Comparing the average fund returns for funds invested in a particular asset class with the average returns achieved by those funds’ investors will reveal a gap in returns, Morningstar research manager Russel Kinnel says.
Mr Kinnel said the difference in funds’ official returns and investor returns is a product of investors’ timing.
“If you think about it, the difference between investor returns and the official returns are essentially telling you how good the investors’ timing was,” he said.
“Sometimes it’s positive, sometimes they do better, but in general, they do a little worse than the actual returns because human nature, being what it is, we tend to buy after a fund has had a good run and sell after it’ s had a poor run.”
Vanguard, which produces a number of fund products, found a similar trend in its research.
“While it is possible for a market-timing strategy to add value from time to time, on average these strategies have not consistently produced returns exceeding market benchmarks,” the company said.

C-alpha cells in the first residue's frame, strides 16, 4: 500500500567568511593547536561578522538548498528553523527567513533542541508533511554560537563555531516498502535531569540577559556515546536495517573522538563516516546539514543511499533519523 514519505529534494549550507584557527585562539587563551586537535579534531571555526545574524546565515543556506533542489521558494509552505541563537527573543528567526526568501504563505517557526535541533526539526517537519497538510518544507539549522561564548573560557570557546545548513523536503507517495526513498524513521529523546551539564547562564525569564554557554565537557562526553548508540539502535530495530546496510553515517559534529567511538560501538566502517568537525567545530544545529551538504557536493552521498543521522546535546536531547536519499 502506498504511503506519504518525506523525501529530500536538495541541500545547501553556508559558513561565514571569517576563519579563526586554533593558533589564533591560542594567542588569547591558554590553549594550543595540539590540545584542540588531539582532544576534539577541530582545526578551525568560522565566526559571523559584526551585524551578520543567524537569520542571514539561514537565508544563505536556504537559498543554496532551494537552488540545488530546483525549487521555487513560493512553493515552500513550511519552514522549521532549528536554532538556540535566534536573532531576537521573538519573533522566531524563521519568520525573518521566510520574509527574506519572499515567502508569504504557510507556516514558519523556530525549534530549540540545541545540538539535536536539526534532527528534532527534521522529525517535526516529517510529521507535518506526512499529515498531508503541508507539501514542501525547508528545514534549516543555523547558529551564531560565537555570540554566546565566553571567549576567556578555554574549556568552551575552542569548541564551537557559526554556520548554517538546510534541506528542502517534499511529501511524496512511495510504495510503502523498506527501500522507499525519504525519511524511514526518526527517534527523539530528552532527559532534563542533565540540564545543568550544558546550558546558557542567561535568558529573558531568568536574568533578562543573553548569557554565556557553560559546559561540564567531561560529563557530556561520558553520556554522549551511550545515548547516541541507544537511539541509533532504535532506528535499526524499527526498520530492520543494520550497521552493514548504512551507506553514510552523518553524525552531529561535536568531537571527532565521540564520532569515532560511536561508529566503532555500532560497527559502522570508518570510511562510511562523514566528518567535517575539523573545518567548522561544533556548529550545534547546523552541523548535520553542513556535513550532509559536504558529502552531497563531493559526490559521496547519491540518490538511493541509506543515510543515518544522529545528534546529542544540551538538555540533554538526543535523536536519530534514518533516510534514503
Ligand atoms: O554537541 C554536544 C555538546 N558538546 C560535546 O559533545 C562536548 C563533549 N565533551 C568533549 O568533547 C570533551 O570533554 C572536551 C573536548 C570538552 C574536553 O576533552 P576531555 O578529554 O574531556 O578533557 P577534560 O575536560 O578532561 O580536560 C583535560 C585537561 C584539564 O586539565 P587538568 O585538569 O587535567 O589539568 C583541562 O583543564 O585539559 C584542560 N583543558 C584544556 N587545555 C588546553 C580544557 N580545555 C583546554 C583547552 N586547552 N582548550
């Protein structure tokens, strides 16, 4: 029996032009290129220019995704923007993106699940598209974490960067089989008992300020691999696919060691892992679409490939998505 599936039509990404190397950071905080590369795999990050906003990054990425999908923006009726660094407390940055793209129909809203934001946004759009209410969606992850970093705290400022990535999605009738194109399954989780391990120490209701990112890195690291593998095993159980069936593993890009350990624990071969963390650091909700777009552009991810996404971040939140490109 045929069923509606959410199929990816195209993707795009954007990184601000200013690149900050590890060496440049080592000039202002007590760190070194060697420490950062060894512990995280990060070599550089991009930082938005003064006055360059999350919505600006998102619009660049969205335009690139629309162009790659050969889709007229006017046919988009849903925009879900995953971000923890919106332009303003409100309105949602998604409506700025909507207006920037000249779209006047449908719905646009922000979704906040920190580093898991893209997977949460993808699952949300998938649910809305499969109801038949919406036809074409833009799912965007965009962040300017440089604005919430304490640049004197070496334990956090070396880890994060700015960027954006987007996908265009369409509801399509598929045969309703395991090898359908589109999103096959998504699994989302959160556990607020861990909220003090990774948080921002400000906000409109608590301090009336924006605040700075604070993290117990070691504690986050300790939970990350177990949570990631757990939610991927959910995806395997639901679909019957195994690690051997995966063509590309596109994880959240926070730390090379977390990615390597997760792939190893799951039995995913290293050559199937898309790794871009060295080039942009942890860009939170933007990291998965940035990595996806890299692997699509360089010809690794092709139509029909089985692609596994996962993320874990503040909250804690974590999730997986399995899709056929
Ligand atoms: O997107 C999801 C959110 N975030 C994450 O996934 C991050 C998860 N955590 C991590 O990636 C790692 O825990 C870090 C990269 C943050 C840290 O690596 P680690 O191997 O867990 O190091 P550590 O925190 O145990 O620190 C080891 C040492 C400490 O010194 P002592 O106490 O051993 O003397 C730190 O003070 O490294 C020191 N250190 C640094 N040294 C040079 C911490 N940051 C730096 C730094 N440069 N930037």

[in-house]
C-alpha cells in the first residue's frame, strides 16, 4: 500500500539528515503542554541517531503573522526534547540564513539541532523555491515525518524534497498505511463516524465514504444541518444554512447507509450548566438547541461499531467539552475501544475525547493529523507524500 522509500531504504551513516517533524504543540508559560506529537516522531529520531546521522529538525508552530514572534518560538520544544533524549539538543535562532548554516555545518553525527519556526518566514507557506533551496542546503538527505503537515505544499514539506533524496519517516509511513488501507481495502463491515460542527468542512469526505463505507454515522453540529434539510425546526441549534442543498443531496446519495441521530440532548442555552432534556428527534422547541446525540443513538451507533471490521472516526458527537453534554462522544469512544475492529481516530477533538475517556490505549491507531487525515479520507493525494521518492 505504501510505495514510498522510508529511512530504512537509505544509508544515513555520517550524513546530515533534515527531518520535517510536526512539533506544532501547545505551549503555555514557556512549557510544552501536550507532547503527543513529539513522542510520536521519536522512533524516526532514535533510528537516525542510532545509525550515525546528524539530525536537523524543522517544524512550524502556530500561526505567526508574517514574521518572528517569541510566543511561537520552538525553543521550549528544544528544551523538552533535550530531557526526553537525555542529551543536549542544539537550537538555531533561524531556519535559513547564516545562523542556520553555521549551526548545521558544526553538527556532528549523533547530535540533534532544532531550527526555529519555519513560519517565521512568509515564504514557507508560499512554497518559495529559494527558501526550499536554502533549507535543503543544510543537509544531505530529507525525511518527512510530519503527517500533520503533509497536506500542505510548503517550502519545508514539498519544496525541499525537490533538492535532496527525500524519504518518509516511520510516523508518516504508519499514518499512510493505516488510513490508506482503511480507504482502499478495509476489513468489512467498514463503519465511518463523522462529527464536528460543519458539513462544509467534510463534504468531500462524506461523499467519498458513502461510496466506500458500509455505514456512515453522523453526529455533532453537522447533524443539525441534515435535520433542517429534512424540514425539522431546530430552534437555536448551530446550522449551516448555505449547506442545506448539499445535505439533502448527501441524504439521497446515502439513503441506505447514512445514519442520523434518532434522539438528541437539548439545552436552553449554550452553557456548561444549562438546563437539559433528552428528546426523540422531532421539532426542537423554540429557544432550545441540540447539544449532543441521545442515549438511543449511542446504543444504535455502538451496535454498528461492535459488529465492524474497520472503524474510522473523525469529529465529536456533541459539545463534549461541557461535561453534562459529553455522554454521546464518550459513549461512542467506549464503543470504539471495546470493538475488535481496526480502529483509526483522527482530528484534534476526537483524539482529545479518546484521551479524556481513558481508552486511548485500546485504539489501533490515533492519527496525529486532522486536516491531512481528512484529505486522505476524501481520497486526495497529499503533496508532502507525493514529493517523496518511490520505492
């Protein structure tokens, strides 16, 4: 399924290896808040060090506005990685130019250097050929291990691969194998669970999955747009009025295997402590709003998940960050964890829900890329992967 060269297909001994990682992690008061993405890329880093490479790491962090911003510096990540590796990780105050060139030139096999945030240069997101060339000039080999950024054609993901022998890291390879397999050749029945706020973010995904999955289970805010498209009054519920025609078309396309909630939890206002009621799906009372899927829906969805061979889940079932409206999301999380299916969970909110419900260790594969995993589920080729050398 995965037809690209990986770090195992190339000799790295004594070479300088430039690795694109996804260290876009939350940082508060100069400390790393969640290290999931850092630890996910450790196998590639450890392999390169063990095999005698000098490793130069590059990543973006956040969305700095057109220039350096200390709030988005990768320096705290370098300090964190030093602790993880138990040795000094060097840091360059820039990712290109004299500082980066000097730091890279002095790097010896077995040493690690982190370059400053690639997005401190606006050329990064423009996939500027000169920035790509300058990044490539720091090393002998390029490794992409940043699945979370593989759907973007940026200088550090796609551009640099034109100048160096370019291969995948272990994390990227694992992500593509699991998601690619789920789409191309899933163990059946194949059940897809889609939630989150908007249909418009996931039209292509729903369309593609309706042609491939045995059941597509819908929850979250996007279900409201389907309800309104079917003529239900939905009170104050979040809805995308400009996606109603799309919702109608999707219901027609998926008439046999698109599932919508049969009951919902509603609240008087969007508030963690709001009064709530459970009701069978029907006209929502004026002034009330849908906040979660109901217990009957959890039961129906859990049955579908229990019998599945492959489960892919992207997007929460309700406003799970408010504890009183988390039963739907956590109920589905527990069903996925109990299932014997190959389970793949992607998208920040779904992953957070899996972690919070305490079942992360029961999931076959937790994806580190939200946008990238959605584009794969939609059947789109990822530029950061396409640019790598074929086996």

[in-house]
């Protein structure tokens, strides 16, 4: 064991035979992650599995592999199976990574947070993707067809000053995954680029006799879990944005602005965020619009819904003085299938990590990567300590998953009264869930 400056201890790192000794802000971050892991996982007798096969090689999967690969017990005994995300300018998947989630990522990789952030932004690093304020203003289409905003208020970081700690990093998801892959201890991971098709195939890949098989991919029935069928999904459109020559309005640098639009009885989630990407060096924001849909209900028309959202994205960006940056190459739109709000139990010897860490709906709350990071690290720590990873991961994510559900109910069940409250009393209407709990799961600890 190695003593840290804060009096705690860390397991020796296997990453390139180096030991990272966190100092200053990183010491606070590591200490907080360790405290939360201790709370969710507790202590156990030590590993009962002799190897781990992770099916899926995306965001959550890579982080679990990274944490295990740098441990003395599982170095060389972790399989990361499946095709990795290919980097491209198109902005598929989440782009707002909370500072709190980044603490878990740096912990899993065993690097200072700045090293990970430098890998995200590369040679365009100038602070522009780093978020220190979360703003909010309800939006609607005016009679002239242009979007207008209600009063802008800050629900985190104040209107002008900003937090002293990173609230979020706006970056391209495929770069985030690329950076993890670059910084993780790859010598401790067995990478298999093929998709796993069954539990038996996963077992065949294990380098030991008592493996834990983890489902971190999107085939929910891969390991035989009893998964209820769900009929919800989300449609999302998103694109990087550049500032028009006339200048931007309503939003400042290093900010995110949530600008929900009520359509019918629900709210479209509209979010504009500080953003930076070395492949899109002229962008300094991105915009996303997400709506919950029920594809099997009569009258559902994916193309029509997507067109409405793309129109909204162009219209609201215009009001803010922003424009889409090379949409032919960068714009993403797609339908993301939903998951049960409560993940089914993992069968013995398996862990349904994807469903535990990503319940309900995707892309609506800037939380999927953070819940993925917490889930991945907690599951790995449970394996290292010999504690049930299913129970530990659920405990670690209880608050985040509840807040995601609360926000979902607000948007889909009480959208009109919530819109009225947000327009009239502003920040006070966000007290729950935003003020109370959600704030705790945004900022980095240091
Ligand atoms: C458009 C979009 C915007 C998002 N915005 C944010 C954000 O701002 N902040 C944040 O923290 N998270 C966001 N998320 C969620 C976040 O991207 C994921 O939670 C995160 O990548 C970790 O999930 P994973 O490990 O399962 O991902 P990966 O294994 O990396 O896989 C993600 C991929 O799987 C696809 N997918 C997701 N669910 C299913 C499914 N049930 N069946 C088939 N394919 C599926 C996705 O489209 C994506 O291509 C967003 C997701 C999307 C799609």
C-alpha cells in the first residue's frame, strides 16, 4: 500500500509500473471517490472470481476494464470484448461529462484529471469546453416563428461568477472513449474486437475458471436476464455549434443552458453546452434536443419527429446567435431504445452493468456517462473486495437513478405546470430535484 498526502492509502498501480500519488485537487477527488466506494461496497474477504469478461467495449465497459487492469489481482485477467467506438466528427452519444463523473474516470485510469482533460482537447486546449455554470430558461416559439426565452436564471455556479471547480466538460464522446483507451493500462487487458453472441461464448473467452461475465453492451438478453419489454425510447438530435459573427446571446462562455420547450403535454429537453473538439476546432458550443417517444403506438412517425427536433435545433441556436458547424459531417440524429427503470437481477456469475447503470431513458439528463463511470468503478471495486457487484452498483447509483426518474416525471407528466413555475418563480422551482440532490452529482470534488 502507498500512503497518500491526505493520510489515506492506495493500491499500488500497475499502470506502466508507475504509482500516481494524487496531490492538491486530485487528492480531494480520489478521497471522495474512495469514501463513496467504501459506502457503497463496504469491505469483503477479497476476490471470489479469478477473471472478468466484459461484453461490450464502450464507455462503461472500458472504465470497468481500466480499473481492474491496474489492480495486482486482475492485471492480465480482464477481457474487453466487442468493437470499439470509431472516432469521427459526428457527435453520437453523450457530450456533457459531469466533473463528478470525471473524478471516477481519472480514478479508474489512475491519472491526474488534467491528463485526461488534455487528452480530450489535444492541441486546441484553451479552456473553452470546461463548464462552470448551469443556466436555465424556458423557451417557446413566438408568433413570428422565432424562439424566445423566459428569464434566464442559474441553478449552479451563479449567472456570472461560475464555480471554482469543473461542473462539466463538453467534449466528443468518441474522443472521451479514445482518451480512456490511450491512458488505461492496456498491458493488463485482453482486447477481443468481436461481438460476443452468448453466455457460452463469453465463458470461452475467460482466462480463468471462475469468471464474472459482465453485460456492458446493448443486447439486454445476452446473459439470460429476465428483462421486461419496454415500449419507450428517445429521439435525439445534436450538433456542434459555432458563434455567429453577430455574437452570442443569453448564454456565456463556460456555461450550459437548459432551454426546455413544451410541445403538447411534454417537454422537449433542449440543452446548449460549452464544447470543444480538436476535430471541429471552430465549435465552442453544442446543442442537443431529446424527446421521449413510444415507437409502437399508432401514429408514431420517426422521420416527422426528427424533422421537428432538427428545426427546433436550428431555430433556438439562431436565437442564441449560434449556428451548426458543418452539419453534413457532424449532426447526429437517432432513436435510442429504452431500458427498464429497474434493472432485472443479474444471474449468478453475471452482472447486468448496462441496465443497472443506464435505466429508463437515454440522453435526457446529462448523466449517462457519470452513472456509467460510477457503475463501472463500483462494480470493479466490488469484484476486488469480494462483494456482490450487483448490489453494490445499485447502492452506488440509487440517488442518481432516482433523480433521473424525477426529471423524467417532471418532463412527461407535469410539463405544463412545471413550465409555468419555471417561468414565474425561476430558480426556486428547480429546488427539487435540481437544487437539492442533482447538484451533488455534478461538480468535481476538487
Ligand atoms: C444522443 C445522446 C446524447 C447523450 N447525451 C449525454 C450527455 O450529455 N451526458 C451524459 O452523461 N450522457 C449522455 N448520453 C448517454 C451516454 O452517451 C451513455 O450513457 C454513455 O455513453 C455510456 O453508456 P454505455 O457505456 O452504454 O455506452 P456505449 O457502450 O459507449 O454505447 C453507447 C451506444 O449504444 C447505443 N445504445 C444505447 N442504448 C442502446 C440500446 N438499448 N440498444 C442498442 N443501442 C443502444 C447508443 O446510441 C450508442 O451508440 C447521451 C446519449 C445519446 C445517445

“Empirical research conducted in both academia and the financial industry has repeatedly shown that the average professional investor persistently fails to time the market successfully.”
Both companies cautioned that trying to time markets comes with risk, with Vanguard saying investors should “arm themselves with a long-term perspective and a disciplined approach” to avoid making costly, impulsive decisions.